July 2, 2002

Inner Navigation and Information Cascade

A couple of weeks ago I picked up Inner Navigation: Why we Get Lost in the World and How we Find Our Way by Erik Jonsson. I was interested in the title and a quick read of the cover and forward brought me to buy it. The book offers very short snippets about how folks lose their way in environments. The use of visual cues or the ignoring the visual cues and how they prompt us to make decisions or mis-decisions has had me interested. I have been reading one of the short stories most nights and pondering.

One of the other interesting elements is the disconnect between known right and wrong. There is a story or two about folks thinking they were heading one direction so to reach a destination, but were actually travelling in the opposite, or nearly opposite direction. The folks knew the destination was a block or two away, but yet kept travelling for many more blocks beyond what they figured was even possible. The brain gets filled with doubt and at the same time conviction that it has made the correct decision.

This has dovetailed with some readings from the past few months on Information Cascade, which Lisa Anderson and Charles Holt coined to explain individual choice that follows the trends of others, even though they know the trend is not in their best interest or will provide them a positive outcome. This echoes of the late '90s stock market, but also those following "guru's" statements because others have but value in them. Some of this can explain reliance on poor information vehicles, like the mis-use or improper use of PDF's to store and present information. PDF's provide a wonderful information vehicle to store information that is intended for exact visual representation of the information. PDF's now have poor methods of information extraction and searching (when compared to other information storage like a database that would output perfectly validating HTML as its presentation layer), but this all depends on the use and purpose of the end user for that information. PDF's gained prominence because others were using them to distribute information, even though there were issues with the intended purpose meshing with the information vehicle, the use by others developed a "herding" decision based on use by others.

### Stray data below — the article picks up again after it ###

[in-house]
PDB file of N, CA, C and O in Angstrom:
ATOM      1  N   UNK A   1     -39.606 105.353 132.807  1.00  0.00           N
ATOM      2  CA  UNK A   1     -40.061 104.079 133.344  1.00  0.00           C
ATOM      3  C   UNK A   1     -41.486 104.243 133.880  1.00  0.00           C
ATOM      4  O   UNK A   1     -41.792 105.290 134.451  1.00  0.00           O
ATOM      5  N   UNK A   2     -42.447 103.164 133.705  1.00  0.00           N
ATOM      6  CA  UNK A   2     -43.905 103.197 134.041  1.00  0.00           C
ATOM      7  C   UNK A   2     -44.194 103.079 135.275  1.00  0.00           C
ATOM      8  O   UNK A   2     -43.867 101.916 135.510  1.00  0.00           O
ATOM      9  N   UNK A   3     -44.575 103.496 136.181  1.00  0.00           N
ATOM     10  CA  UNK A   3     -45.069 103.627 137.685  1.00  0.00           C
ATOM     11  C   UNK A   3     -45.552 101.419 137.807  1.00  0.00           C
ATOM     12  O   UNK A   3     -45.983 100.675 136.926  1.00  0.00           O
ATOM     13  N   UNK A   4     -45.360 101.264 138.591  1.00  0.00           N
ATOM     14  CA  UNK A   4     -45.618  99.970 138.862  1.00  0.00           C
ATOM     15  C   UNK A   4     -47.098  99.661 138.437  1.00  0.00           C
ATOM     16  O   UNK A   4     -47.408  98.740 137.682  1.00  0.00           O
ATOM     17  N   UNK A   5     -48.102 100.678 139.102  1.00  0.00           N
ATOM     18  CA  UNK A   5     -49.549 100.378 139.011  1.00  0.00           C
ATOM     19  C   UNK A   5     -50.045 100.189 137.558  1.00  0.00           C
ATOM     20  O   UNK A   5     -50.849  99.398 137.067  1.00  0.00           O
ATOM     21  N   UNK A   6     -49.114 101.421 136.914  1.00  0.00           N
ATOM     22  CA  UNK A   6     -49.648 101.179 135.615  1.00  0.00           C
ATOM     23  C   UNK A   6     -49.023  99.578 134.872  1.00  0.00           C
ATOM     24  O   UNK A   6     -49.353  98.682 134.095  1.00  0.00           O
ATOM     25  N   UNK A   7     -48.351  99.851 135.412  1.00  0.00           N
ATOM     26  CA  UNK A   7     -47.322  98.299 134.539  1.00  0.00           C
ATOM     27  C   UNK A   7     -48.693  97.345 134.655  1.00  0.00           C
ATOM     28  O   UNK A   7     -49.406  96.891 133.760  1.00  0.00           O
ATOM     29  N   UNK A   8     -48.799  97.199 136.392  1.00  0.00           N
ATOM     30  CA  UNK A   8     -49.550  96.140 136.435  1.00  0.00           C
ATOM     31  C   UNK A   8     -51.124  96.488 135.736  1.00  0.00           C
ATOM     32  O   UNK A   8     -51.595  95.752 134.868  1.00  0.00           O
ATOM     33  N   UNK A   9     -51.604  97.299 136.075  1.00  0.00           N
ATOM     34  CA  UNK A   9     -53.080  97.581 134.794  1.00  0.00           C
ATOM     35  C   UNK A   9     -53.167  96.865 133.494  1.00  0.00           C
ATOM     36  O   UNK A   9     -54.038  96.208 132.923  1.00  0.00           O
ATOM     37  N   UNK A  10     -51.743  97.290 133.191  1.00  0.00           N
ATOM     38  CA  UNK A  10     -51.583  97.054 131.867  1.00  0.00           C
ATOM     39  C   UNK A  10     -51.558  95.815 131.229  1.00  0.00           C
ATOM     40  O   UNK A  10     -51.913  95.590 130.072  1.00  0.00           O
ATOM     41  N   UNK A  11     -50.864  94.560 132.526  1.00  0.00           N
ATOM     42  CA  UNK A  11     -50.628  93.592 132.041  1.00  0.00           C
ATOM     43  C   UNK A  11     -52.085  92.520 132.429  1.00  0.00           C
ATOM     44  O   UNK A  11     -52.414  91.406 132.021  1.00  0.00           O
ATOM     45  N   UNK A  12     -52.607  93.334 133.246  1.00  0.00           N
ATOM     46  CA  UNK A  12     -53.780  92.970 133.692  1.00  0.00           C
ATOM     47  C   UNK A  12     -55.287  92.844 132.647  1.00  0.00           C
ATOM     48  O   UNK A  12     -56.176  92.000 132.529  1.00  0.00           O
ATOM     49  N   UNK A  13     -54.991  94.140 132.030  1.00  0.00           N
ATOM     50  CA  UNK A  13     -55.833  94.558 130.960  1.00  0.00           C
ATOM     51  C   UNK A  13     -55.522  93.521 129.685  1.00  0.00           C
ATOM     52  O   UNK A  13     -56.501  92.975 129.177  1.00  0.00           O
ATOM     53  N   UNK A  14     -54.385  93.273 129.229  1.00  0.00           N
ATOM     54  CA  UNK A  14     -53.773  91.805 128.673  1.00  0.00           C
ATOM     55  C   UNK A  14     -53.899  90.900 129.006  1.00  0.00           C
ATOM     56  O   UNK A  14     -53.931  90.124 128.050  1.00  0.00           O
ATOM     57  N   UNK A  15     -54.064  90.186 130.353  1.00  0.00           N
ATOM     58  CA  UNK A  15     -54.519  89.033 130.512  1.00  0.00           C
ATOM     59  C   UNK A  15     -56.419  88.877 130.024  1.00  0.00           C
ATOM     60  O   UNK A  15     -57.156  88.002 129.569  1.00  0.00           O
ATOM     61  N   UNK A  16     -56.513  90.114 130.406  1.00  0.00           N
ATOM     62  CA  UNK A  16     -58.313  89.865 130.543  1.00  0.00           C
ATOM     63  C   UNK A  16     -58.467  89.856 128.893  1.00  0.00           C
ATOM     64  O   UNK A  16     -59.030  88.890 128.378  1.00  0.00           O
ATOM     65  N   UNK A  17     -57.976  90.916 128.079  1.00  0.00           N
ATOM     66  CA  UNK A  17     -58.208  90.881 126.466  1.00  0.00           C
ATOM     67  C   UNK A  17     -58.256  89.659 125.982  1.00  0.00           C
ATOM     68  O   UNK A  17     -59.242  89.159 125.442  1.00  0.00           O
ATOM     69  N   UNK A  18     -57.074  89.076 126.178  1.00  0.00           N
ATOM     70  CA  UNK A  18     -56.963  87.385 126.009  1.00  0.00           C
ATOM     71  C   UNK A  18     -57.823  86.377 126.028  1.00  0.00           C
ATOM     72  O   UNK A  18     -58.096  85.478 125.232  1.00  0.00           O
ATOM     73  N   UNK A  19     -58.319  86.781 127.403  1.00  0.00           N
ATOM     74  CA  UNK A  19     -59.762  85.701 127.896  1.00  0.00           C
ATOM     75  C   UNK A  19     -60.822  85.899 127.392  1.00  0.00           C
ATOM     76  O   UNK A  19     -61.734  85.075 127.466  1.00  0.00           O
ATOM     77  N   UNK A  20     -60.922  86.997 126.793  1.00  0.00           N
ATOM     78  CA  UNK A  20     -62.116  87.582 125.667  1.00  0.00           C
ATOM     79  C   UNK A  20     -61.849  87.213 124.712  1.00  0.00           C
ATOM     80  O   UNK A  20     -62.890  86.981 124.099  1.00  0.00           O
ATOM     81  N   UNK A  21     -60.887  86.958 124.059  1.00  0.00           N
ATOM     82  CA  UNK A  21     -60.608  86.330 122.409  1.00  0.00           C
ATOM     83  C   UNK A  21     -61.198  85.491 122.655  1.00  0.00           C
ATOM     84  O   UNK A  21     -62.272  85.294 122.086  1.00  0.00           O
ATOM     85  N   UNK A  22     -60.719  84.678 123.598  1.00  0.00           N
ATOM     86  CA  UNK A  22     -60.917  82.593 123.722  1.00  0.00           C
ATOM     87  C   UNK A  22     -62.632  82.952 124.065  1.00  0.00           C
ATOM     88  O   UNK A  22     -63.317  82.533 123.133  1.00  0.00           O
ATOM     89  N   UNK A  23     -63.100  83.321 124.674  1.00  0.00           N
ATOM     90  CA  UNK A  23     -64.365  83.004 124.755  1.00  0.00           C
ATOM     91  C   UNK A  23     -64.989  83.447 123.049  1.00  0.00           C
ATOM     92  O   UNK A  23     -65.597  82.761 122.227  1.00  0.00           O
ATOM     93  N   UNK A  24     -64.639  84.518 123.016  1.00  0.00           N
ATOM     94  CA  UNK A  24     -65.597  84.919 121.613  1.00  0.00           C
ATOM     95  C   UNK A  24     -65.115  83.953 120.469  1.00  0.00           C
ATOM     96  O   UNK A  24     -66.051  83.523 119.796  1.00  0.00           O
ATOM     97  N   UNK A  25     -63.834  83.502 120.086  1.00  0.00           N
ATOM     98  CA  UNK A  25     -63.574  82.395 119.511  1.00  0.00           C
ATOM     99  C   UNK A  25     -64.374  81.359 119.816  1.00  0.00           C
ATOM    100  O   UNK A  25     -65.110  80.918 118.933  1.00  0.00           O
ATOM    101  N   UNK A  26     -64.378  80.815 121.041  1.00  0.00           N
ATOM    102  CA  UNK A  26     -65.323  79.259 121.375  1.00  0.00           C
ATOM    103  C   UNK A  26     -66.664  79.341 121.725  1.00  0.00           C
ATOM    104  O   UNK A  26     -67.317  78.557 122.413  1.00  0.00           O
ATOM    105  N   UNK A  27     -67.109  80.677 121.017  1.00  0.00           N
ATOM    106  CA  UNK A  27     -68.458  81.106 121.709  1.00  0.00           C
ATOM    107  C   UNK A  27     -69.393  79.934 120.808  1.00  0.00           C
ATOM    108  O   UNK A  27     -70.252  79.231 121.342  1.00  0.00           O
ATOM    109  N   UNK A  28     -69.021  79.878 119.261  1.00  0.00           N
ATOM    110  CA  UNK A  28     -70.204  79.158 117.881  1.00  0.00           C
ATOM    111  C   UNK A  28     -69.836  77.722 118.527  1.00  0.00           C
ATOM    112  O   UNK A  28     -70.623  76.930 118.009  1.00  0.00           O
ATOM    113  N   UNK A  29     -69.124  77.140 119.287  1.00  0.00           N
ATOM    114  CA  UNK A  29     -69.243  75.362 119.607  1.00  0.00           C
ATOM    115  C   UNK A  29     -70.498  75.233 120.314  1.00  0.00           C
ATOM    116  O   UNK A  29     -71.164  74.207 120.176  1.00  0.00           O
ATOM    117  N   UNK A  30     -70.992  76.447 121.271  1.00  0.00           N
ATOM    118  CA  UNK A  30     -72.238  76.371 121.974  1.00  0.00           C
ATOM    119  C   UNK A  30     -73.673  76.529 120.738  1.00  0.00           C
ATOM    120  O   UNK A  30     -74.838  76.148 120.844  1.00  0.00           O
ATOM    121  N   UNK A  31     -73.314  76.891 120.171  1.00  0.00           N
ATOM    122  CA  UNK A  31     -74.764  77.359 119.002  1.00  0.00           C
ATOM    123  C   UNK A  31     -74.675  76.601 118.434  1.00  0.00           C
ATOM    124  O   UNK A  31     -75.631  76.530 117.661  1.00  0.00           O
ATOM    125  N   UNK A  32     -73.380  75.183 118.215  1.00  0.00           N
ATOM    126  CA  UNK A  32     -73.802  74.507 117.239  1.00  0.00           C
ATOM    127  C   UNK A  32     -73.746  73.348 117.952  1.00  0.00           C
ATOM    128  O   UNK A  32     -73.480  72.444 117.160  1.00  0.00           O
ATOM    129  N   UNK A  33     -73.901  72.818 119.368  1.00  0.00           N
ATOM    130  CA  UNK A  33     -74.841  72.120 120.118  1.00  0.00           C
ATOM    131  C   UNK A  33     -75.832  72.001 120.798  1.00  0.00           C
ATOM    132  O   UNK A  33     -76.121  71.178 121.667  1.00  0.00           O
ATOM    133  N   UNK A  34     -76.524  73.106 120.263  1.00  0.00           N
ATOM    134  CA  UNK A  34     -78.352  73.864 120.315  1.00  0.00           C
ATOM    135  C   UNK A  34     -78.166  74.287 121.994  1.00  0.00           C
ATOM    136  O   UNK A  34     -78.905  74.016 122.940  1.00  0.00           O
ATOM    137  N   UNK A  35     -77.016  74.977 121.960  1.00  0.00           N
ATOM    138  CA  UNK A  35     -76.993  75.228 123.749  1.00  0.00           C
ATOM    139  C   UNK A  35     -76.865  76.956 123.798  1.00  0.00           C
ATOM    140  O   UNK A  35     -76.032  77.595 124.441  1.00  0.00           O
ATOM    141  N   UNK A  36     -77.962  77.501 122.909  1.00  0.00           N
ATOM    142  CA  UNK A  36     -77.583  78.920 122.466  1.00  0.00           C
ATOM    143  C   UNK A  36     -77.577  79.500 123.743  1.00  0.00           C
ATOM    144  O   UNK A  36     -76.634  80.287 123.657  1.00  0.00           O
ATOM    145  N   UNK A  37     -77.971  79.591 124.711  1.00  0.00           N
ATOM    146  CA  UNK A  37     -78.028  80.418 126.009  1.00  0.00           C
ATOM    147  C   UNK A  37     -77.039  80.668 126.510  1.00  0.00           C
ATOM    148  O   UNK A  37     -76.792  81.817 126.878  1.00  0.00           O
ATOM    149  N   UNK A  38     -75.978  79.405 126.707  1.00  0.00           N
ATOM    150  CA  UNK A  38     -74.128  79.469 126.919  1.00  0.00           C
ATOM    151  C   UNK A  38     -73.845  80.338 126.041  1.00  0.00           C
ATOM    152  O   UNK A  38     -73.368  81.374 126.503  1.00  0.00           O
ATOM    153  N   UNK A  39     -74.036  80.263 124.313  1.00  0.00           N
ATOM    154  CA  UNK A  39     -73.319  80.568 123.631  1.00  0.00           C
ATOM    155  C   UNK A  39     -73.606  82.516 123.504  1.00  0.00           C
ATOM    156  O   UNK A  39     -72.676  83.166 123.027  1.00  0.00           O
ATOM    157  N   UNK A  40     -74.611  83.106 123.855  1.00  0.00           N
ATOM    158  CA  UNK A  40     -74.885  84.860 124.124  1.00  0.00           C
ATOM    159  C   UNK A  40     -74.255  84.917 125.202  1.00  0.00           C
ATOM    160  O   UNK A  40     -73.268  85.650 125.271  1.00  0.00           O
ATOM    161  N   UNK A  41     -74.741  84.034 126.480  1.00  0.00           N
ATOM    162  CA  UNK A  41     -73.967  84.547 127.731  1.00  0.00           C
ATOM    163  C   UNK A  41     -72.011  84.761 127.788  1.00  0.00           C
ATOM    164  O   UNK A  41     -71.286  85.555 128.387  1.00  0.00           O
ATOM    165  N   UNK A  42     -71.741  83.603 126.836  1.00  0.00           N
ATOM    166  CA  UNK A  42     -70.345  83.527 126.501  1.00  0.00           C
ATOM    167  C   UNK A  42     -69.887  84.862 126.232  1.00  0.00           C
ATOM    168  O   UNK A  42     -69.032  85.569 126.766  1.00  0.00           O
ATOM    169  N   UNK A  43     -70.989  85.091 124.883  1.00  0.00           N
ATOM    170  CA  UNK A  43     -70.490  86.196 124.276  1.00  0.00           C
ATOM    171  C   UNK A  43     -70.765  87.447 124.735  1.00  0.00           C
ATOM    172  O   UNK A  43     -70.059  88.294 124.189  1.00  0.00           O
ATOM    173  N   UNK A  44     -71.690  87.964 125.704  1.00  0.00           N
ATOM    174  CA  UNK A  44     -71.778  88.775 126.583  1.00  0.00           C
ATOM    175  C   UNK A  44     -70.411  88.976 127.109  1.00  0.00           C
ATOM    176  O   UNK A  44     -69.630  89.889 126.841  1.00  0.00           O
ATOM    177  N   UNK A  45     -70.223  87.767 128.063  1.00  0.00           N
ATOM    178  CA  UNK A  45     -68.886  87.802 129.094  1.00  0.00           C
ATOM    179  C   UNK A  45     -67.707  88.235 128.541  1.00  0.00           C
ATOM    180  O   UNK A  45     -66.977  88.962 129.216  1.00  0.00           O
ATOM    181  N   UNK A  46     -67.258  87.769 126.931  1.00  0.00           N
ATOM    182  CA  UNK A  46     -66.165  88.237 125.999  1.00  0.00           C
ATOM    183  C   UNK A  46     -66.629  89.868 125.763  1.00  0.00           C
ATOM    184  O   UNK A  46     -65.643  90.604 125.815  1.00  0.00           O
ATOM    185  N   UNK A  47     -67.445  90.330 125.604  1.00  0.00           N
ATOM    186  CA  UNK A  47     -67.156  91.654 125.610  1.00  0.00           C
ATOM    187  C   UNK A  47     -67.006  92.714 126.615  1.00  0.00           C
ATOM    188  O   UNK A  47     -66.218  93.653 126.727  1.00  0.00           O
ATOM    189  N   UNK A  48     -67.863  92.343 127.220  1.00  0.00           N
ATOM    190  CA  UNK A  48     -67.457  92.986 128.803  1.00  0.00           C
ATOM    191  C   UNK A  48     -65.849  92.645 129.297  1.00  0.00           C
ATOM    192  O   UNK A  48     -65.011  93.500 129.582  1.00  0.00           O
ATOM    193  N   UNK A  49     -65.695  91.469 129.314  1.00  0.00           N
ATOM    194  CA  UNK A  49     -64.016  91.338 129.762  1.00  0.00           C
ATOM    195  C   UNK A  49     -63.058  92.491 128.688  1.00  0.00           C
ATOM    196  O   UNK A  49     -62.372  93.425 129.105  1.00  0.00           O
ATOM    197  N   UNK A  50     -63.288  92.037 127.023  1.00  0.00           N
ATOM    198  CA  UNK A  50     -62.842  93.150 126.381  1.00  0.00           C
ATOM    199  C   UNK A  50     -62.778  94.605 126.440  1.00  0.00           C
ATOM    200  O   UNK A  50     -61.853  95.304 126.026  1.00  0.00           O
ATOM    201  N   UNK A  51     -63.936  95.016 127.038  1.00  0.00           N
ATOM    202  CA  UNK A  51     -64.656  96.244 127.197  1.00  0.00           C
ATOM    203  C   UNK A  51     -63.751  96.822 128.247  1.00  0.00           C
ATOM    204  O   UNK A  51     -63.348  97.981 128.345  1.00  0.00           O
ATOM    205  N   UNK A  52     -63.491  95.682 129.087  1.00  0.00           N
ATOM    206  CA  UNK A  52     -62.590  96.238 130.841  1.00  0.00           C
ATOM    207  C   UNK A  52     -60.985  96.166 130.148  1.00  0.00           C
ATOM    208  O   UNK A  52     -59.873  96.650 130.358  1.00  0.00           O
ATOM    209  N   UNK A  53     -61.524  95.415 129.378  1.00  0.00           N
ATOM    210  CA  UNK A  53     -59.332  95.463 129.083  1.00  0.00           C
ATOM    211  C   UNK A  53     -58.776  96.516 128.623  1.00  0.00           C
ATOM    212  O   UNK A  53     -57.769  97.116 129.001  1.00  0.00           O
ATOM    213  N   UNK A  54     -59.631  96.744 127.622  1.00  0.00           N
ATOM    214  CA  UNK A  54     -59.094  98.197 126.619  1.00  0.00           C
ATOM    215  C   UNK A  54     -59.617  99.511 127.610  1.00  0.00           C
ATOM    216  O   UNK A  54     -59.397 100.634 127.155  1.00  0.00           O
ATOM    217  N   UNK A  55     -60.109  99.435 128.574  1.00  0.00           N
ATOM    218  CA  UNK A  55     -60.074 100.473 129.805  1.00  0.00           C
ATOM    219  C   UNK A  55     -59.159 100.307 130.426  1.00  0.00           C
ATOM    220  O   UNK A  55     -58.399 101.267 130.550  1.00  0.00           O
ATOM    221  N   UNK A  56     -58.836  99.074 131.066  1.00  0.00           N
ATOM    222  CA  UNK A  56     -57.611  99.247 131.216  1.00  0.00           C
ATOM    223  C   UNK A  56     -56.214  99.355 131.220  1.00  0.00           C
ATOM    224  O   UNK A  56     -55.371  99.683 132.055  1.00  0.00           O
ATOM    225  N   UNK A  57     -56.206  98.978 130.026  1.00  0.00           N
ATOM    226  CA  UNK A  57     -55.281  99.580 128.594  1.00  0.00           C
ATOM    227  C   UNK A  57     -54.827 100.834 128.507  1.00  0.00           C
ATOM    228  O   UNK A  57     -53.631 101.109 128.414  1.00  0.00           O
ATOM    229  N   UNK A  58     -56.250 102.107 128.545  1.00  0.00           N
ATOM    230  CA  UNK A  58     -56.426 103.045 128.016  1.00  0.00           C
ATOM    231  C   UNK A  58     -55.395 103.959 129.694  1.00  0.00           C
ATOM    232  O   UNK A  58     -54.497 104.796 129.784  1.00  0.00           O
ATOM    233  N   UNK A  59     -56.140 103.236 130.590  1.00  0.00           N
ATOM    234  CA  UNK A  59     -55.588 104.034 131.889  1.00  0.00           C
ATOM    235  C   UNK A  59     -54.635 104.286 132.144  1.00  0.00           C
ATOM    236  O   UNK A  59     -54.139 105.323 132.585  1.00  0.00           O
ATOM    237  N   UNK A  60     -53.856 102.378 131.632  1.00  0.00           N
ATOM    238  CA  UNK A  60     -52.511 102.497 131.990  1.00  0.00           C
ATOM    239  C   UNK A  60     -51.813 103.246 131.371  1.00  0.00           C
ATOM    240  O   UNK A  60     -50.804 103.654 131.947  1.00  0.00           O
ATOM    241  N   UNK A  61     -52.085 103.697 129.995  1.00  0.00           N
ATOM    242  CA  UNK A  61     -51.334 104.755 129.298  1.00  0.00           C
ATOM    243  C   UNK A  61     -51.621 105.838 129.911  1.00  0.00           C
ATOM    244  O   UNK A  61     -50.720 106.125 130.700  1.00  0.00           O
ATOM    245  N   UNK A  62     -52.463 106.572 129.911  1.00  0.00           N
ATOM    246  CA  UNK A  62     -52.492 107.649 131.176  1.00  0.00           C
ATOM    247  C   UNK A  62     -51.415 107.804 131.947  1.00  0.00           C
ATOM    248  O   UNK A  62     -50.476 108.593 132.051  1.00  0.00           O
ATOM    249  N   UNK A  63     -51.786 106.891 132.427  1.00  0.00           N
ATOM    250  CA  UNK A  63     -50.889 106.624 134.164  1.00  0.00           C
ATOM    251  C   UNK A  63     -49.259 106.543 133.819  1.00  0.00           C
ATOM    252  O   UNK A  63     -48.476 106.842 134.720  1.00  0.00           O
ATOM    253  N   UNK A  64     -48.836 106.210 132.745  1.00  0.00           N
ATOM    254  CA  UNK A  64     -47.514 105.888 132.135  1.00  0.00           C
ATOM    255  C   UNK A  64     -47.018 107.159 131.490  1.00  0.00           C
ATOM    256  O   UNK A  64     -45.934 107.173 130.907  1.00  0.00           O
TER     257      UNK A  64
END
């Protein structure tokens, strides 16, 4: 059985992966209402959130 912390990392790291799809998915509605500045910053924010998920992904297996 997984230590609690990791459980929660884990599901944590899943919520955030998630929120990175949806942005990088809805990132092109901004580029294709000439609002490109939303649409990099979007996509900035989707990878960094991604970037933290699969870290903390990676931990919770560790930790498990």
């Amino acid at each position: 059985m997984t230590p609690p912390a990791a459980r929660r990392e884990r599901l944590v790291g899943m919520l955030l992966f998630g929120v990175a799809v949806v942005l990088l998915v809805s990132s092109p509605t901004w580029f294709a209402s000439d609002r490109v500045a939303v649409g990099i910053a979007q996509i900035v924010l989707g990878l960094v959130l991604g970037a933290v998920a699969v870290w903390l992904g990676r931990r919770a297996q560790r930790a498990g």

There are many possible illustrations for these issues and the Inner Navigation book offers some great triggers to better personal examination to the world around us. These are some of my favorite books, the one that cause me to have introspection and outward observations in a new light and can tie other readings and knowledge together in new ways. Grow ye synaptic connections.



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